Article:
Socrates is one the most important thinkers in western philosophy, yet he remains enigmatic, having left behind no works of his own. Instead, his thought is understood primarily through the work of his followers, particularly Plato. Yet Plato's dialogues can offer conflicting portraits of Socrates. On the one hand, he is portrayed as “barren of wisdom”: he has questions but no answers. On the other, he appears to be “fertile”: he has important things to say about those questions. Can he be both?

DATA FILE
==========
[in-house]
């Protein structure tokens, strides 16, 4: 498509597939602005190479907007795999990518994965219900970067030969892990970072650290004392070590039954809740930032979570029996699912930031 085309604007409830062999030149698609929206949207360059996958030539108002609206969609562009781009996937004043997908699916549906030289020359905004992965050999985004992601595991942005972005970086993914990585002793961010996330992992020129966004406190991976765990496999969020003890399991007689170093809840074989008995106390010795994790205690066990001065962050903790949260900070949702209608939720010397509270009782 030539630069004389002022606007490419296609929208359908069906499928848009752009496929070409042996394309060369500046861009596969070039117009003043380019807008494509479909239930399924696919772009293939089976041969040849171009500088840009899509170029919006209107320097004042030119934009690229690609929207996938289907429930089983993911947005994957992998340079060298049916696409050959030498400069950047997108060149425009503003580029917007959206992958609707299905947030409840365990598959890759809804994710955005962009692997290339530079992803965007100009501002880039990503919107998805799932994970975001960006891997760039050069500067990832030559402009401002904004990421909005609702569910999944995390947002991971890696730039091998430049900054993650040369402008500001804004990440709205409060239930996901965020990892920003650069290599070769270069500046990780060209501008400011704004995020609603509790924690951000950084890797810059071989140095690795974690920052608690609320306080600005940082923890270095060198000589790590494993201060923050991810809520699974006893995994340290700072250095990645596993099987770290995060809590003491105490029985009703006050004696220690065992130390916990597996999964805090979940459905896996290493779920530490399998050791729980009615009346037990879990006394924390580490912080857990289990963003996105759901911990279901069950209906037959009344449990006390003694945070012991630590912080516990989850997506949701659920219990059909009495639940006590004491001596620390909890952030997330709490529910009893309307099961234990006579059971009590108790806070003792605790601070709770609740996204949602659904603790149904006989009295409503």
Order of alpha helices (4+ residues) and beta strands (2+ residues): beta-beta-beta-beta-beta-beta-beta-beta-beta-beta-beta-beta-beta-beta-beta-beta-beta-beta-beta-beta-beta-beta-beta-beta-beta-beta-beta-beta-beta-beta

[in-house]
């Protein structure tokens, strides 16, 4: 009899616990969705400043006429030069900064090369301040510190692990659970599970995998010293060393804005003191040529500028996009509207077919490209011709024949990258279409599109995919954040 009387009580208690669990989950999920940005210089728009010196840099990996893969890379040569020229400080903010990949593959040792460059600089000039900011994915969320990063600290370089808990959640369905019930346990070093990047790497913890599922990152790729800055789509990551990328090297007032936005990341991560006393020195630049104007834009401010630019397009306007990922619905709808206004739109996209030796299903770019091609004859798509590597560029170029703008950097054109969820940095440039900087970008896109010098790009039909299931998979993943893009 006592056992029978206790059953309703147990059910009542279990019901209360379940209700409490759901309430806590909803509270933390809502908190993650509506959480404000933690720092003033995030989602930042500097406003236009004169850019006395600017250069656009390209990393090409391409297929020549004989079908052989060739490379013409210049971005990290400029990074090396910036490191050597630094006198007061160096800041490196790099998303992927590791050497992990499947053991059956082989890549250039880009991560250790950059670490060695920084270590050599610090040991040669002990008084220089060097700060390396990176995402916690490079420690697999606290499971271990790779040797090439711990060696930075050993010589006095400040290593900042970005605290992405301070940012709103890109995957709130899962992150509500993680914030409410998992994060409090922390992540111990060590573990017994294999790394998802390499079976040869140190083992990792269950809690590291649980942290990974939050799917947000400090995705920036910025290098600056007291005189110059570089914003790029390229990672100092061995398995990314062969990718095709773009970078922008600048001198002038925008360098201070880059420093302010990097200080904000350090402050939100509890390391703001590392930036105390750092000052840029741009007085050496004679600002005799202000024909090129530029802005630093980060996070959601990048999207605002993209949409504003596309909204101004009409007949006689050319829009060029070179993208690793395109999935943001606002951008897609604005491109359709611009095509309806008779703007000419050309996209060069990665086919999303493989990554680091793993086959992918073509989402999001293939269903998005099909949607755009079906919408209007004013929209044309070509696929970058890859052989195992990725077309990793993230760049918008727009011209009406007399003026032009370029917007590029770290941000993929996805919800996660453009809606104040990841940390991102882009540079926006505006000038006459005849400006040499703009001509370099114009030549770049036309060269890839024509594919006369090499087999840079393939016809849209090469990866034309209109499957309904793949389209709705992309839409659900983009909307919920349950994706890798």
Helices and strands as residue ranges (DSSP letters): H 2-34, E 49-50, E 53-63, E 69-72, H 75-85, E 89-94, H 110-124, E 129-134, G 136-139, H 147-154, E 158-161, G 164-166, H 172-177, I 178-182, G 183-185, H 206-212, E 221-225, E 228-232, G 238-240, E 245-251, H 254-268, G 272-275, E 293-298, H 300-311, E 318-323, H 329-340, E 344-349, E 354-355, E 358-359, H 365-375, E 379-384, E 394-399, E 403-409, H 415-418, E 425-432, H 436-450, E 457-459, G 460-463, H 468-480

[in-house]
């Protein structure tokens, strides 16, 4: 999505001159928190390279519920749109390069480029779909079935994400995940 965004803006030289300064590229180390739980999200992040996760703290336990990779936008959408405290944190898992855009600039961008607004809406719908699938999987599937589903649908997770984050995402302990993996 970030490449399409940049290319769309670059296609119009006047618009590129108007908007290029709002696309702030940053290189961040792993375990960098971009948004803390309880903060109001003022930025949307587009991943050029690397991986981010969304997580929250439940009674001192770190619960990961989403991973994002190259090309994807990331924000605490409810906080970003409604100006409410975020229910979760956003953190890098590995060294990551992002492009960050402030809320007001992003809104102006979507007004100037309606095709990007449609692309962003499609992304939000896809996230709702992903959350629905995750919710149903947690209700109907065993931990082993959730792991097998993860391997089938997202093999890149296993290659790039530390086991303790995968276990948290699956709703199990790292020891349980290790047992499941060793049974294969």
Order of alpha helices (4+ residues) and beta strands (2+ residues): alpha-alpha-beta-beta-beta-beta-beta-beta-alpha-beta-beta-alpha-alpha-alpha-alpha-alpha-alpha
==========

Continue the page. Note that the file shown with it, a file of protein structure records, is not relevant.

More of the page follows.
Although Plato’s works focus on Socrates' questions, not his answers, a careful reading can reveal many of Socrates’ likely views. In this accessible introduction, William Prior assesses Socrates the man, his famous trial, and the nature of his philosophy. He explores Socrates' intellectualism, conception of the good life, his religious views and his thoughts concerning justice. All the way through, Prior reflects on Socrates’ distinctive method of asking questions, and the enormous influence he has had on philosophy to this day.